representing a table. We want to be able to insert a =png= image of
the table in the buffer when run with C-c C-c, using the colors of our
current Emacs buffer.
A few sections from now, I'll touch on the exporting features of
-org-mode. Org can generate HTML and PDF versions of documents like
-this one.
+org-mode. Org-mode comes with an exporter that can generate HTML and
+PDF versions of documents like this one.
Back to our example, for HTML export, we also want to generate a
=png=. However, we want the background to be transparent, not whatever
-color our Emacs buffer happened to be.
-
-For LaTeX output, we don't need a =png= file at all, we would of
-course prefer to simply insert the auto-generated LaTeX code in the
-exported LaTeX document, and then compile to PDF.
+color our Emacs buffer happened to be. For LaTeX output, we don't need
+a =png= file at all, we would of course prefer to simply insert the
+auto-generated LaTeX code in the exported LaTeX document, and then
+compile to PDF.
The following should accomplish all three goals.
-We tell the R code block to output latex code using the syntax
-/:results output latex/. Also, only export the code. If we export
+We tell the R code block to return its standard output using the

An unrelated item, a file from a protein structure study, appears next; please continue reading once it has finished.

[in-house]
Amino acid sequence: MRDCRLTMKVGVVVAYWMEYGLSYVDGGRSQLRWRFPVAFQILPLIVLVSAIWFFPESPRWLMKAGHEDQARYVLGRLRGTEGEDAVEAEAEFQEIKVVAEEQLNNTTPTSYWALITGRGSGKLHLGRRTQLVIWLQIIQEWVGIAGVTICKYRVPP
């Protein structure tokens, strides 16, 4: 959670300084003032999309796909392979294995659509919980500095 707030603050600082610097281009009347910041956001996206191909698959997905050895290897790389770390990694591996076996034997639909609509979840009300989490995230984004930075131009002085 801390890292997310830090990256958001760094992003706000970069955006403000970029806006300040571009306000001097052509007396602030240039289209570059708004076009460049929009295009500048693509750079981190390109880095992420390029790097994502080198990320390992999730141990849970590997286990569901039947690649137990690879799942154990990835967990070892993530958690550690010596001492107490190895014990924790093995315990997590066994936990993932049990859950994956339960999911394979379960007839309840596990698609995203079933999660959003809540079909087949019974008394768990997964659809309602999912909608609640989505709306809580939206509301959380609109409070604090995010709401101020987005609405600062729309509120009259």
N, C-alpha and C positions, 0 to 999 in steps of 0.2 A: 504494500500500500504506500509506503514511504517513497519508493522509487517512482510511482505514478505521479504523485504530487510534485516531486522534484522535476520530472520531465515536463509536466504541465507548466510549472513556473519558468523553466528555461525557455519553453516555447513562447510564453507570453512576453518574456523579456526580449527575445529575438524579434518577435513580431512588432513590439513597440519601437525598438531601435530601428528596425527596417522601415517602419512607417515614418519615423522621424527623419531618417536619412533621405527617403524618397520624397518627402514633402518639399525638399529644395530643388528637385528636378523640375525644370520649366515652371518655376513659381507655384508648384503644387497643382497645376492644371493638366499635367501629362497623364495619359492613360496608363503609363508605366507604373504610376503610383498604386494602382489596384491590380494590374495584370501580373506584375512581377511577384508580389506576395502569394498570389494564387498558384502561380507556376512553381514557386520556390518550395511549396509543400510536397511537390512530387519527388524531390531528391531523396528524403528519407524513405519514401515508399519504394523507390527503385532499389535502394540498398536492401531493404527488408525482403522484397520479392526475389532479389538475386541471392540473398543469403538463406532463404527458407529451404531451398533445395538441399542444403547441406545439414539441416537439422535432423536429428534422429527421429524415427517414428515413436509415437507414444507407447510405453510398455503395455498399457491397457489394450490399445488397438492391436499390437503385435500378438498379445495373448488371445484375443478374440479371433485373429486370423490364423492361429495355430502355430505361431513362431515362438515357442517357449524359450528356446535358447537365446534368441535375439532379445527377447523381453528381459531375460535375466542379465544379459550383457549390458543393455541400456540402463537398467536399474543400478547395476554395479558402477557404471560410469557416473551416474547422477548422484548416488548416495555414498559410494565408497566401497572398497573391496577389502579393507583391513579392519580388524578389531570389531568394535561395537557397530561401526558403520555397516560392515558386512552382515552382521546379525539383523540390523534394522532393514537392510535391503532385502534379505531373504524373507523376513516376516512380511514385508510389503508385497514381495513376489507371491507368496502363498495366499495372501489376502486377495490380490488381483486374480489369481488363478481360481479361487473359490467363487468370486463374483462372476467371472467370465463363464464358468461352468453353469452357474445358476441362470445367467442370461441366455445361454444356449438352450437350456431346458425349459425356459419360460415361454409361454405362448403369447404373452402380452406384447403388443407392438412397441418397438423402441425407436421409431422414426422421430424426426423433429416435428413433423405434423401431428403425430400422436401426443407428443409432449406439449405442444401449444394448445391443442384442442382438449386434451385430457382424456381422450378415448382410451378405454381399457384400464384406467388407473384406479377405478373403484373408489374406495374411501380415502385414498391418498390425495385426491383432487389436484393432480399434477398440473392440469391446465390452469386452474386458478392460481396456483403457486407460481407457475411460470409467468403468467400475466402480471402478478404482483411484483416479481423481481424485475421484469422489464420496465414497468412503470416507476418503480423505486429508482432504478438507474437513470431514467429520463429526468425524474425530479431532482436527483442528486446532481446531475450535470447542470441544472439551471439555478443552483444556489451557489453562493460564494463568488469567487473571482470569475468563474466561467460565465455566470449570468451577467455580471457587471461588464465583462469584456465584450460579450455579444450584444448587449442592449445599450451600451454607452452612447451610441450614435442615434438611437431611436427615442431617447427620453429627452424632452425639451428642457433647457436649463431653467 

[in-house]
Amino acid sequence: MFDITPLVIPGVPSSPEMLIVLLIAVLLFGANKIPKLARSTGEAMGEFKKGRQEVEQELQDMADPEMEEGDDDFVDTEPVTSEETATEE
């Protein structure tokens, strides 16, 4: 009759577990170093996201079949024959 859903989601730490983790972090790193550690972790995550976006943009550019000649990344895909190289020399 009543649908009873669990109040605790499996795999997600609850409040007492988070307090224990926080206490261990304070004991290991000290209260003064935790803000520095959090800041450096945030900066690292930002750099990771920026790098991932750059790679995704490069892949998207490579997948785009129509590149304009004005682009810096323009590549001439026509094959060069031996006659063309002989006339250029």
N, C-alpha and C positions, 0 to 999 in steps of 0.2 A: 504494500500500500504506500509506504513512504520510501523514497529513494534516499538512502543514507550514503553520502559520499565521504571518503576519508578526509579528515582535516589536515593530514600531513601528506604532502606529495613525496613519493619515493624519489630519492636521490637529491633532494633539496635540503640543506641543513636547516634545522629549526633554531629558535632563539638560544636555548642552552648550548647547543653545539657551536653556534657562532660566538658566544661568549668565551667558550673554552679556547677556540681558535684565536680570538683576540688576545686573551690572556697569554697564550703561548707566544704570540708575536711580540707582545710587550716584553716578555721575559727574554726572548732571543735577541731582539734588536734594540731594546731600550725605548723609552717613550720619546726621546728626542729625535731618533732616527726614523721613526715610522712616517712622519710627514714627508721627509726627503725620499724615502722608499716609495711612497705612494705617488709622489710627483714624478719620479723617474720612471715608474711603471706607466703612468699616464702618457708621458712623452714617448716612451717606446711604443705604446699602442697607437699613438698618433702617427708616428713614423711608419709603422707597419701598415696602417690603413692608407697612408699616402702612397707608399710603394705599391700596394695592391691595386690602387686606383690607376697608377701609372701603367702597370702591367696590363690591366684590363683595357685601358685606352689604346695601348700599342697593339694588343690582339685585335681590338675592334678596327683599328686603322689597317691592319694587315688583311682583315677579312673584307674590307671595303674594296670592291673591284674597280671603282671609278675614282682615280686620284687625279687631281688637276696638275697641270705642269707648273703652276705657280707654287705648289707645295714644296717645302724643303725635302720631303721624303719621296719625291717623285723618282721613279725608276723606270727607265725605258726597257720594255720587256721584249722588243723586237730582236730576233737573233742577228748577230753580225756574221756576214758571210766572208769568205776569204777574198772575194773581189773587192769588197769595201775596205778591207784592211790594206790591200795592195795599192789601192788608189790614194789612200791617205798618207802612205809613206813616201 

+syntax /:results output/. Also, only export the code. If we export
both, then the LaTeX results would get exported twice when we export
to PDF, once from each code block. It would actually be exported
twice when we export to HTML, but in that case, since the results are
@@ -712,14 +745,13 @@ Here is an example of how you can configure these background colors.
where="!htbp")
#+end_src
-#+begin_src latex :noweb yes :file (if (and (boundp 'backend) (eq backend 'latex)) nil (if (and (boundp 'backend) (eq backend 'html)) "hmisc-html.png" "hmisc.png")) :buffer (if (and (boundp 'backend) (eq backend 'html)) "no" t)
+
+#+headers: :file (if (and (boundp 'backend) (eq backend 'latex)) nil (if (and (boundp 'backend) (eq backend 'html)) "hmisc-html.png" "hmisc.png"))
+#+headers: :buffer (if (and (boundp 'backend) (eq backend 'html)) "no" t)
+#+begin_src latex :noweb yes
<<Hmisc-latex()>>
#+end_src
-#+results:
-[[file:hmisc.png]]
-
-
And here is how that actually looks in the Emacs buffer.
* Putting it all together, a notebook interface to R
@@ -736,15 +768,16 @@ task you can think of. Since org-mode is a general-purpose authoring
tool, with very strong exporting capabilities, almost anything is
possible.
-For instance, I use org-mode to generate HTML for an R blog that I
-run. Several posters to the org-mode mailing list have mentioned
-writing their entire graduate theses in org-mode.
+For instance, I use org-mode to generate HTML for a web site that I
+run. (You may in fact be reading this article on that web
+site). Several posters to the org-mode mailing list have mentioned
+writing their entire graduate theses in org-mode.